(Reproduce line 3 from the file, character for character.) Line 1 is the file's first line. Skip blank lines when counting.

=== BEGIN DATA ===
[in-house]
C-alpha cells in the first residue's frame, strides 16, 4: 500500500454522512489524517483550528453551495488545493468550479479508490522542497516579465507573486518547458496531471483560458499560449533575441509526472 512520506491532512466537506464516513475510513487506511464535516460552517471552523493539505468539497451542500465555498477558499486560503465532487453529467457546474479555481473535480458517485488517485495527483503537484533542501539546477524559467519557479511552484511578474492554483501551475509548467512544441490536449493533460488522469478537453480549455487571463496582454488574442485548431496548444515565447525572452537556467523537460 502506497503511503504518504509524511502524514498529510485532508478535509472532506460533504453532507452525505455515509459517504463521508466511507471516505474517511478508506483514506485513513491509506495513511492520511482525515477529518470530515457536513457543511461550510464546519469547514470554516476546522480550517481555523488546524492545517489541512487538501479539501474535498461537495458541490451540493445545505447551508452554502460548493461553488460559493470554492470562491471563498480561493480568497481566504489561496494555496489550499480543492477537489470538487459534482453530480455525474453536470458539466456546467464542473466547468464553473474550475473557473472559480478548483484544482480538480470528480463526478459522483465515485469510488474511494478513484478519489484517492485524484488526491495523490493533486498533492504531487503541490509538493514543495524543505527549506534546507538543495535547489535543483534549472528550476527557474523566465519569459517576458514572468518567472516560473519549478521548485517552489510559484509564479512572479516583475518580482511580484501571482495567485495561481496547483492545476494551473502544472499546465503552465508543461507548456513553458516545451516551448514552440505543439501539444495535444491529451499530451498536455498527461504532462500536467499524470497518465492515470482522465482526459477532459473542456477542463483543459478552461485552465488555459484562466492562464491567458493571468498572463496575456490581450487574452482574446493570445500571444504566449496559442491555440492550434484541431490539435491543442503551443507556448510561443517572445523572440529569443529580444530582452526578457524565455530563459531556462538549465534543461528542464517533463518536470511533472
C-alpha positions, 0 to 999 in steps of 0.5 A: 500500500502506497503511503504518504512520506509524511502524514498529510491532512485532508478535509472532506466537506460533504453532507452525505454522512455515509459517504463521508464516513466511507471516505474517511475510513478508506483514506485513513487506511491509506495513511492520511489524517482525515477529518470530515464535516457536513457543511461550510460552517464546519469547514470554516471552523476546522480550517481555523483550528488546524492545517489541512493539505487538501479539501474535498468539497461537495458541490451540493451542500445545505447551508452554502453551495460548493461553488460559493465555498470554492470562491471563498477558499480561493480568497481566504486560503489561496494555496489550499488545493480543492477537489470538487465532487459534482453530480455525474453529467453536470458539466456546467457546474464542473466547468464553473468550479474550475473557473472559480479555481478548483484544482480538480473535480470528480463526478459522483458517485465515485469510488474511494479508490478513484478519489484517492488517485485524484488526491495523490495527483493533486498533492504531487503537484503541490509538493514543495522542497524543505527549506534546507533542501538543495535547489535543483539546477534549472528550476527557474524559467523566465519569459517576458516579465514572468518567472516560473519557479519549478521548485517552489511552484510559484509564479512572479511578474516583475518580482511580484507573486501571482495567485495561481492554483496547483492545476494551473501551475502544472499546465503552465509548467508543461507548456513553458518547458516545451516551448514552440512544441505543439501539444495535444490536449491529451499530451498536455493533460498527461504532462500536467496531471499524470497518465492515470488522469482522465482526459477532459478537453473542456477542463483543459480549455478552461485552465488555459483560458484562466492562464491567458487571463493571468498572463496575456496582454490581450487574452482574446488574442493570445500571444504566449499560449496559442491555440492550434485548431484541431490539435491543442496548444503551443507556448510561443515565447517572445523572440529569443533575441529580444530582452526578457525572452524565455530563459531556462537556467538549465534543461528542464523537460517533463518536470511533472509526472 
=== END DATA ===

C-alpha positions, 0 to 999 in steps of 0.5 A: 500500500502506497503511503504518504512520506509524511502524514498529510491532512485532508478535509472532506466537506460533504453532507452525505454522512455515509459517504463521508464516513466511507471516505474517511475510513478508506483514506485513513487506511491509506495513511492520511489524517482525515477529518470530515464535516457536513457543511461550510460552517464546519469547514470554516471552523476546522480550517481555523483550528488546524492545517489541512493539505487538501479539501474535498468539497461537495458541490451540493451542500445545505447551508452554502453551495460548493461553488460559493465555498470554492470562491471563498477558499480561493480568497481566504486560503489561496494555496489550499488545493480543492477537489470538487465532487459534482453530480455525474453529467453536470458539466456546467457546474464542473466547468464553473468550479474550475473557473472559480479555481478548483484544482480538480473535480470528480463526478459522483458517485465515485469510488474511494479508490478513484478519489484517492488517485485524484488526491495523490495527483493533486498533492504531487503537484503541490509538493514543495522542497524543505527549506534546507533542501538543495535547489535543483539546477534549472528550476527557474524559467523566465519569459517576458516579465514572468518567472516560473519557479519549478521548485517552489511552484510559484509564479512572479511578474516583475518580482511580484507573486501571482495567485495561481492554483496547483492545476494551473501551475502544472499546465503552465509548467508543461507548456513553458518547458516545451516551448514552440512544441505543439501539444495535444490536449491529451499530451498536455493533460498527461504532462500536467496531471499524470497518465492515470488522469482522465482526459477532459478537453473542456477542463483543459480549455478552461485552465488555459483560458484562466492562464491567458487571463493571468498572463496575456496582454490581450487574452482574446488574442493570445500571444504566449499560449496559442491555440492550434485548431484541431490539435491543442496548444503551443507556448510561443515565447517572445523572440529569443533575441529580444530582452526578457525572452524565455530563459531556462537556467538549465534543461528542464523537460517533463518536470511533472509526472 